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Mathematics for science and technology
Mathematics for science and technology

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3 The logarithmic scale

Sophisticated instrumentation now allows scientists to measure across 40 orders of magnitude, as shown in Figure 2. If you look back at Figure 1 [Tip: hold Ctrl and click a link to open it in a new tab. (Hide tip)] , you will see that the horizontal scale is quite different to that of the vertical scale in Figure 2. On each line of Figure 1, the interval between marked points was always the same with, on the top line for example, marked points at −100, 0, 100, 200, etc. In other words, each step from one division to the next on the scale represented the addition or subtraction of a fixed amount (100 in that case). This kind of scale is called linear. In Figure 2, on the other hand, each step up or down the scale involves multiplication or division by a fixed power of ten (102 in this case). As a result, the intervals between divisions are all different. This kind of scale is called logarithmic. Activity 3 allows you to investigate some of the properties of the scale used in Figure 2.

The scale of the known Universe shown in graphic form.
Figure 2 The scale of the known Universe

Activity 3 The logarthimic scale

Timing: Allow about 10 minutes

(a) On Figure 2, what is the difference in value between:

  • i.the tick marks at 10−2 m and 100 m;
  • ii.the tick marks at 100 m and 102 m, and
  • iii. the tick marks at 102 m and 104 m?


  • i.10−2 m = 0.01 m and 100 m = 1 m so the difference between them is (1 − 0.01) m = 0.99 m.

  • ii.100 m = 1 m and 102 m = 100 m, so the difference between them is 99 m.

  • iii.102 m = 100 m and 104 m = 10 000 m, so the difference between them is 9900 m.

It is quite clear that as one goes up the scale the interval between each successive pair of tick marks increases by 100 times.

(b) From Figure 2, calculate to the nearest order of magnitude:

  • many times taller than a child is Mount Everest;
  • many typical viruses laid end to end would cover the thickness of a piece of paper. (Hint: you may find it helpful to look back at Worked example 2.)


  • i.The height of a child is about 100 m, i.e. 1 m. The height of Mount Everest is about 104 m (actually 8800 m, but it is not possible to read that accurately from the scale on Figure 2). So Mount Everest is ~104 times taller than a child.
  • ii. The length of a typical virus is 10−8 m and the thickness of the page is 10−4 m, so it would take ~10−4/10−8 = 10−4-(−8) = 10−4+8 = 104 viruses laid end to end to stretch across the thickness of the page.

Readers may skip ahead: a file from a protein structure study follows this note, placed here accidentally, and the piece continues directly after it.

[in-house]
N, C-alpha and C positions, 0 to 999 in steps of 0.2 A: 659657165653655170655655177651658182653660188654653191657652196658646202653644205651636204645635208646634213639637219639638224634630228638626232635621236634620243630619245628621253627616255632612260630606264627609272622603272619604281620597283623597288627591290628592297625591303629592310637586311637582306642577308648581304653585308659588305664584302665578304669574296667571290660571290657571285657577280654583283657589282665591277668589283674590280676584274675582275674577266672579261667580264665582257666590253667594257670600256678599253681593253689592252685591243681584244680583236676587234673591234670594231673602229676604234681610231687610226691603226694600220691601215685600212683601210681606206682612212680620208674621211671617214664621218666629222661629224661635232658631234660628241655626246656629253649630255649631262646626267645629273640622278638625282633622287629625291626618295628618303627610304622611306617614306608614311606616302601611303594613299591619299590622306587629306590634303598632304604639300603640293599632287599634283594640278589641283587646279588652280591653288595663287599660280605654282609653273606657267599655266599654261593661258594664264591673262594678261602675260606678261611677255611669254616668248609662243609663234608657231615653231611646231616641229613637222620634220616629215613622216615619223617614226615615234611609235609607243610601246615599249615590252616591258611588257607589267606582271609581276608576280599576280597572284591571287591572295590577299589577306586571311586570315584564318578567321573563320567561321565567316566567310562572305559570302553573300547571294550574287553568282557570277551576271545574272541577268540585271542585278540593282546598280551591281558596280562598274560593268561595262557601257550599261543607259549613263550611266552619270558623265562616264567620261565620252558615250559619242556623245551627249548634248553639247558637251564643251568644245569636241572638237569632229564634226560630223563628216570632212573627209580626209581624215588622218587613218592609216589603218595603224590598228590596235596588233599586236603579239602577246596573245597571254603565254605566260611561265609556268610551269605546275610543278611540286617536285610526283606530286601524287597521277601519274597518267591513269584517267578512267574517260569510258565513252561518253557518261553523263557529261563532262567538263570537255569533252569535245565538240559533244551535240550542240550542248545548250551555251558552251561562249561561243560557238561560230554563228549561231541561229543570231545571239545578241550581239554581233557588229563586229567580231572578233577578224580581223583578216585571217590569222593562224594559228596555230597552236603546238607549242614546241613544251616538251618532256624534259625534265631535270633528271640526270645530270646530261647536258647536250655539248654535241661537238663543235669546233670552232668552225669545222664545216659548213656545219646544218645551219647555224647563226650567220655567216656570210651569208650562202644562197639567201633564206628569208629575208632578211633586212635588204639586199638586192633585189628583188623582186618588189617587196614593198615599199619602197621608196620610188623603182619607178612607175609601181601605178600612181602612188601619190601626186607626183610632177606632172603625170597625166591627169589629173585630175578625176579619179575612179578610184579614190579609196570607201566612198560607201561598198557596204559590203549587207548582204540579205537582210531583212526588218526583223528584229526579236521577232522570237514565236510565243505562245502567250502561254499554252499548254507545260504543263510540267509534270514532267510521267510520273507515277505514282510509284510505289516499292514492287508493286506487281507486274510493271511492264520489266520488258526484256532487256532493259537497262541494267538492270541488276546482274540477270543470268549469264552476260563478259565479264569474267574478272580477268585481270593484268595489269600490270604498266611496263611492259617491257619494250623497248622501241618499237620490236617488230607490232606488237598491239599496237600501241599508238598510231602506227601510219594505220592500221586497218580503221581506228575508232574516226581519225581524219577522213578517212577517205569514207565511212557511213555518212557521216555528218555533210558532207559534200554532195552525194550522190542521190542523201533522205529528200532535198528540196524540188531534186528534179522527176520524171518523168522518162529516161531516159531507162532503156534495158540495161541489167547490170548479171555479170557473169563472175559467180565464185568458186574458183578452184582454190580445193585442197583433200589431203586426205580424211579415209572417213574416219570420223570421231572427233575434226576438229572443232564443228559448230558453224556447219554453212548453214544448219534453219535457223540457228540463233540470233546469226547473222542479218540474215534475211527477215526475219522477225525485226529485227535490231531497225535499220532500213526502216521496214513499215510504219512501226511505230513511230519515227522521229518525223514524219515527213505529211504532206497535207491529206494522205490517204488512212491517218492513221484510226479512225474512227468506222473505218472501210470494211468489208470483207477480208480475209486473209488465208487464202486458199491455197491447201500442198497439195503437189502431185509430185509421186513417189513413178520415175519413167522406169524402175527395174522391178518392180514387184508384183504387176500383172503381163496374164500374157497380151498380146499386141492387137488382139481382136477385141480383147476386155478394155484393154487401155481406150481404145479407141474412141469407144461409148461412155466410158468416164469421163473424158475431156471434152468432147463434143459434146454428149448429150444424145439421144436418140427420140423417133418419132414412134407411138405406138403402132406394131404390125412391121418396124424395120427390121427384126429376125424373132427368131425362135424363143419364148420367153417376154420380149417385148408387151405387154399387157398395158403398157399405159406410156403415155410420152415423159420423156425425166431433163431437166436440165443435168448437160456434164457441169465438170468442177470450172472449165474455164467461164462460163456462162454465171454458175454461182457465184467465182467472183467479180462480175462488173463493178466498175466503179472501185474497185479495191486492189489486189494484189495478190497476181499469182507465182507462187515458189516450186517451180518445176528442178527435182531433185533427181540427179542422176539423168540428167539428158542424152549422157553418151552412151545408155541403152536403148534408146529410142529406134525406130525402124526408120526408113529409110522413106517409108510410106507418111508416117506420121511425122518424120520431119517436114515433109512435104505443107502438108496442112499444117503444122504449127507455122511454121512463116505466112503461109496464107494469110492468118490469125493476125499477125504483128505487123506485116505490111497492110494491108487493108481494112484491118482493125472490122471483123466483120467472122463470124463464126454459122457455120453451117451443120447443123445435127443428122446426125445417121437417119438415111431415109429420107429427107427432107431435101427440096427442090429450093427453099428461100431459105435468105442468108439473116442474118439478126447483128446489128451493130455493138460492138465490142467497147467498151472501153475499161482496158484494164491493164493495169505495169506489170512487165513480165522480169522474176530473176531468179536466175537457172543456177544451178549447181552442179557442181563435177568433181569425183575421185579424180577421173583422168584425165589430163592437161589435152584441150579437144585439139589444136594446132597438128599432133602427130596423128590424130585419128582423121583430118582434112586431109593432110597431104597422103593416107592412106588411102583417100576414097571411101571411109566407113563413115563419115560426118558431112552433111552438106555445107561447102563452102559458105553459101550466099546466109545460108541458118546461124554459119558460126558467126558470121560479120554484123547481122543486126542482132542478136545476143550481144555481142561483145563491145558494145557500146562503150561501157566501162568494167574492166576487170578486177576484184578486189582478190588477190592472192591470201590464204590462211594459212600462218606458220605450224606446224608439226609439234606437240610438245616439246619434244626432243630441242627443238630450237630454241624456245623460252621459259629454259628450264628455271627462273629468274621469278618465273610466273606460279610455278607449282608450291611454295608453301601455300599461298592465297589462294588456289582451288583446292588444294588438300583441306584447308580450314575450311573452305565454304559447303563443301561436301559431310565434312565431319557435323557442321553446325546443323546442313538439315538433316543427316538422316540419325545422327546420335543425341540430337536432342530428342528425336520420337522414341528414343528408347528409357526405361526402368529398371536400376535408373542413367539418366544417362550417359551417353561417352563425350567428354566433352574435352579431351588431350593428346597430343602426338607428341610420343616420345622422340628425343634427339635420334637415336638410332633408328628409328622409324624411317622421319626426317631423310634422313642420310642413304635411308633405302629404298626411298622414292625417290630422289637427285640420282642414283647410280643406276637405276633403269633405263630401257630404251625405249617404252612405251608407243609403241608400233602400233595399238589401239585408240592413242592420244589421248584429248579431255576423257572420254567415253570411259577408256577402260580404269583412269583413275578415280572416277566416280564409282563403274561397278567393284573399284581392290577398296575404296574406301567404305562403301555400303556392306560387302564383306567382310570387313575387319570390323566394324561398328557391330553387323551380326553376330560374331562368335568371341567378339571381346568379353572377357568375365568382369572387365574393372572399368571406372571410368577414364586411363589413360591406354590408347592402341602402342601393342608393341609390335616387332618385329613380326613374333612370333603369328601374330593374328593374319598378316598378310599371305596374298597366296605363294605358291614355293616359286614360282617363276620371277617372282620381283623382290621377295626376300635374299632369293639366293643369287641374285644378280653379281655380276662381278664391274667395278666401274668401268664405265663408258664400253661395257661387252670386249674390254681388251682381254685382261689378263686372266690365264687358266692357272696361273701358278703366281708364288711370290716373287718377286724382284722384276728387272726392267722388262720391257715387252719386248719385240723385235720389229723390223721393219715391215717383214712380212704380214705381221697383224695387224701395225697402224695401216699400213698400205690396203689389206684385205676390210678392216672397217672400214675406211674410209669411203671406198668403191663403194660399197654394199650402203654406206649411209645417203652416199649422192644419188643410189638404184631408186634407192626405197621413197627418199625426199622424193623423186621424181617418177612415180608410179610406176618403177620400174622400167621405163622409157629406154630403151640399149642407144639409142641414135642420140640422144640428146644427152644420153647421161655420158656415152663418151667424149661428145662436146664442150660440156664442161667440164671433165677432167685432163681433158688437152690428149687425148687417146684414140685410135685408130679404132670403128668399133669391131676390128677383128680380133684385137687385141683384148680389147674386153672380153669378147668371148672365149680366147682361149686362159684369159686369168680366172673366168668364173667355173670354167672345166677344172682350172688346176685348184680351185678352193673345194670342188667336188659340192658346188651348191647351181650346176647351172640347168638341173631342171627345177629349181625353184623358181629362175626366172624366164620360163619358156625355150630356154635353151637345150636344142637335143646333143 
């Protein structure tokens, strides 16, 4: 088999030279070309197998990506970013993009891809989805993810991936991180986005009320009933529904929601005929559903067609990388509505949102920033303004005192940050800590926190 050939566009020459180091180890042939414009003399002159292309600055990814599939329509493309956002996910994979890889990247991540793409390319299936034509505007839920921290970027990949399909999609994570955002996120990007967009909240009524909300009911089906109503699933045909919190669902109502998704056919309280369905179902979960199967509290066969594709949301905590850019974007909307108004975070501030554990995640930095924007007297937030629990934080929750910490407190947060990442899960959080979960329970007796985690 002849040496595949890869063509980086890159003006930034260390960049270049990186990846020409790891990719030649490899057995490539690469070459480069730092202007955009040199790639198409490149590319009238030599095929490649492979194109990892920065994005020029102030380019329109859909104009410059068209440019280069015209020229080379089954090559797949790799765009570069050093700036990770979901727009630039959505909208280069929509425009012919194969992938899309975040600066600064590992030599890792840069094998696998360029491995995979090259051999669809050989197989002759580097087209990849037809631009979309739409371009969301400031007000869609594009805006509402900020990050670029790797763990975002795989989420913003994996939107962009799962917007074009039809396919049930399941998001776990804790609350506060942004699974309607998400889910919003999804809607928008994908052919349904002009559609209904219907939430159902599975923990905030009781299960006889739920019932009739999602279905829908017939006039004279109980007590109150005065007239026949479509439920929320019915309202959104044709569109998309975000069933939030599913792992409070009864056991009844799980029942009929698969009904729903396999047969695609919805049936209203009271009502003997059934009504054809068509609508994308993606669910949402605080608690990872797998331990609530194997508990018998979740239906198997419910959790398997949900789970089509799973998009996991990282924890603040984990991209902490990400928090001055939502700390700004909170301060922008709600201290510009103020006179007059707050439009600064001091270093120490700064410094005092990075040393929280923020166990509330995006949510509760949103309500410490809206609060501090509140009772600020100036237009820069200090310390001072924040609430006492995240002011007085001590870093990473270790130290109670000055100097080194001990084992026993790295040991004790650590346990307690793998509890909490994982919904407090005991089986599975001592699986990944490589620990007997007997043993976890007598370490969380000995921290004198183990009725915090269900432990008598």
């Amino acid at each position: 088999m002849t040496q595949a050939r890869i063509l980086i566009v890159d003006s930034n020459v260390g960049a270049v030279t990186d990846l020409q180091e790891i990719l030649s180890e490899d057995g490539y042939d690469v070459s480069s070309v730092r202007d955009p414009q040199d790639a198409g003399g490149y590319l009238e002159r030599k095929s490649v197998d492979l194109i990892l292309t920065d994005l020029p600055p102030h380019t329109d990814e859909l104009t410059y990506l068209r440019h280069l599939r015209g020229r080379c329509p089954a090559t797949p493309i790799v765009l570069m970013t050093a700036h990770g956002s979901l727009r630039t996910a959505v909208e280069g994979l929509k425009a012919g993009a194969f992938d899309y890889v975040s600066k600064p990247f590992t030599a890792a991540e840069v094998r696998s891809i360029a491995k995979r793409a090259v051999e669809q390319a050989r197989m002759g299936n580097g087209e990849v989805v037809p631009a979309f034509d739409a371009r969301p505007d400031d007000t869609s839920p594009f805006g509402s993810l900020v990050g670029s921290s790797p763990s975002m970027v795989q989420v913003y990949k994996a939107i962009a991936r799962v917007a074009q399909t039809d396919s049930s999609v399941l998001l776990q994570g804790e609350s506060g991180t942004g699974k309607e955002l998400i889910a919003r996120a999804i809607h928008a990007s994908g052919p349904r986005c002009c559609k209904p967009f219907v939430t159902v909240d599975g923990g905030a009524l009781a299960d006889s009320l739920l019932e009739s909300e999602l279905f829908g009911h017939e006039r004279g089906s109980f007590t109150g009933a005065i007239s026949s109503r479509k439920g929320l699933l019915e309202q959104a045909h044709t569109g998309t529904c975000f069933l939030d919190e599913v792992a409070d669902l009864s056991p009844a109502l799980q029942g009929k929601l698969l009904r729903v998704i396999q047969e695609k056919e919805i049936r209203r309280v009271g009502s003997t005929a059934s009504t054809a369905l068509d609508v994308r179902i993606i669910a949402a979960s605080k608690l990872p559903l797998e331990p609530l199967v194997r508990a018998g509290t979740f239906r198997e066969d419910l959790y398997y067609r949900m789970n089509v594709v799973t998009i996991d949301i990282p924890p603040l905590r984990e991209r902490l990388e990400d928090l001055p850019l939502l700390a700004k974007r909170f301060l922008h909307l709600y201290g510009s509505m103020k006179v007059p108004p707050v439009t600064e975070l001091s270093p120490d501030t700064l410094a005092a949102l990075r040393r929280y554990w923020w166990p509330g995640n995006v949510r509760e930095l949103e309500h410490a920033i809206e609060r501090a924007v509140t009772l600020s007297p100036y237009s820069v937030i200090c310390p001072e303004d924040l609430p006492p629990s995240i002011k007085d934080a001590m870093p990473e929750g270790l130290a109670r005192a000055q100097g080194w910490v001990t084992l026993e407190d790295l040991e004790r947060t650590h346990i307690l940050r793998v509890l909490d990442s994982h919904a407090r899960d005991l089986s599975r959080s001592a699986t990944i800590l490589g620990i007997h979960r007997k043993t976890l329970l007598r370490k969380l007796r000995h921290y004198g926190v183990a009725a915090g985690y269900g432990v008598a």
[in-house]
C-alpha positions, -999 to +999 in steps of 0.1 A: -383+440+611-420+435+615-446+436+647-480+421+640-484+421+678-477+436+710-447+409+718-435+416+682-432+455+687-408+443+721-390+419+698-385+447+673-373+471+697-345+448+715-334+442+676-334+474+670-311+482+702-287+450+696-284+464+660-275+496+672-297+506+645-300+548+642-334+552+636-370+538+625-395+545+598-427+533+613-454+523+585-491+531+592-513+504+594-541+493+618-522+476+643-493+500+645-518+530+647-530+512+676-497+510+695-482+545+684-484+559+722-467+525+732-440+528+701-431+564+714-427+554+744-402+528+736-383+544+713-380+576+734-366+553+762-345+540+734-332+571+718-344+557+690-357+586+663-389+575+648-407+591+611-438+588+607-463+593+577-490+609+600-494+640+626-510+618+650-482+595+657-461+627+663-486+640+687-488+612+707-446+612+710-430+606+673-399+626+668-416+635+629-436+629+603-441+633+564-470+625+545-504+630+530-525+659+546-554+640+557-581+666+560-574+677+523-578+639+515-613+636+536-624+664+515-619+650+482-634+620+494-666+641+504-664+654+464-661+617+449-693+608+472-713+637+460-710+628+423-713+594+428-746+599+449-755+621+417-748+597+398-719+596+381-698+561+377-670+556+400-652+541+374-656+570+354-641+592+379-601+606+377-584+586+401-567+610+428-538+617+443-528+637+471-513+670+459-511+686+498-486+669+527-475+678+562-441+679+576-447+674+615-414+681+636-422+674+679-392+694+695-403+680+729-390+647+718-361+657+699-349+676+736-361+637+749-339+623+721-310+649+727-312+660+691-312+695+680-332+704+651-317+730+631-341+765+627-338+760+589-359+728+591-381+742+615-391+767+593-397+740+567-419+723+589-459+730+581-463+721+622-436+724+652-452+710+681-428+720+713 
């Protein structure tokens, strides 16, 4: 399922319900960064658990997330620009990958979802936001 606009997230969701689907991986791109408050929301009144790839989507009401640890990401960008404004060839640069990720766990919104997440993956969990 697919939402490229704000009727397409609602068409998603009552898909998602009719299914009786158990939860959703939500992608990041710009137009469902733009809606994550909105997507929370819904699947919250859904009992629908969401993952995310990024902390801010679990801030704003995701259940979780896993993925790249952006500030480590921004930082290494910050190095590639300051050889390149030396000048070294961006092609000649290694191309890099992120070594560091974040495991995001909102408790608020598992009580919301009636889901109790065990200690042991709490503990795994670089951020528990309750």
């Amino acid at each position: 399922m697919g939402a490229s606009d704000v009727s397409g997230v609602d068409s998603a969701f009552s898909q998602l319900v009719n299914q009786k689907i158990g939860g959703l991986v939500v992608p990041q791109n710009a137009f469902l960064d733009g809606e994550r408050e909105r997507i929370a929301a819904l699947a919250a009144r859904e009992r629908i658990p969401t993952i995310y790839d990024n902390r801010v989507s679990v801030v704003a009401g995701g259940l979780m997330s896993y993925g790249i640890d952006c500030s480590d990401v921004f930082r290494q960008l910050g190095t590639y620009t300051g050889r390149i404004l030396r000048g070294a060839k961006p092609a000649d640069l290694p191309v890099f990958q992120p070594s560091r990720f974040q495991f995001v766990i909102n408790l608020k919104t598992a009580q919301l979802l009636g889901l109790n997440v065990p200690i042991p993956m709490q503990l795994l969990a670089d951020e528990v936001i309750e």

In Figure 2, a logarithmic scale was used for the purposes of display, and the power of ten for the multiplying factor (102) was chosen because it was the one that best fitted the page. In drawing diagrams and graphs you are always free to choose the scale divisions. However, logarithmic scales are used in certain fields to measure quantities that can vary over a very wide range. In such cases, an increase or decrease of one ‘unit’ always represents a ten-fold increase or decrease in the quantity measured. Box 3 gives two examples.

Box 3 Logarithmic scales in practice

Sound waves

The decibel (symbol dB) is the unit used to measure the relative loudness of sounds. The ‘intensity’ of a sound is related to the square of the variation in pressure as the sound wave passes through the air, and the range of intensities that people can detect is enormous. The sound that just causes pain is 1012 times more intense than the sound that is just audible! To deal with this, a logarithmic scale for loudness was devised, according to which every 10 dB (or ‘1 bel’) increase in sound level is equivalent to a 10-fold increase in intensity. 1 dB is just within the limit of human hearing, and a change of 1 dB is about the smallest difference in sound that the ear can detect (see Figure 3).


The Richter scale describes the magnitude of earthquakes and is a measure of the maximum ground movement caused by an earthquake. Some earthquakes can produce ground movements millions of times greater than the minimum detectable limit. To cope with this huge variation, the Richter scale is logarithmic: an increase of one unit on the scale implies a ten-fold increase in the maximum ground movement. A magnitude 3 earthquake produces 10 times more ground motion than a magnitude 2 earthquake.

Some common sounds on the decibel scale of sound level. Range shown is 0 to 140.
Figure 3 Some common sounds on the decibel scale of sound level

Worked example 3

Timing: Allow about 10 minutes

A whisper corresponds to a sound level of about 20 dB, and a shout to a level of about 80 dB. How much greater is the intensity of a shout compared to that of a whisper?


The increase in sound level is

80 dB − 20 dB = 60 dB

This maybe expressed as (10 dB + 10 dB + 10 dB + 10 dB + 10 dB + 10 dB), and each 10 dB increase corresponds to multiplying the intensity by 10.

So the intensity of a shout is (10 × 10 × 10 × 10 × 10 × 10) = 106 times greater than a whisper!

Now try this in the following activity.

Activity 4 Comparing logarithmic quantities

Timing: Allow about 5 minutes

How much more ground movement is there in an earthquake measuring 7 on the Richter scale compared to one measuring 3?


Magnitude 7 on the Richter scale represents four points more than magnitude 3, and each point increase represents a factor 10 increase in maximum ground movement. So a magnitude 7 earthquake corresponds to 104 (i.e. 10 000) times more ground movement than a magnitude 3 earthquake.

With any measurement, whether based on a linear or logarithmic, it is important to know how precise they are. You will learn about precision in the next section.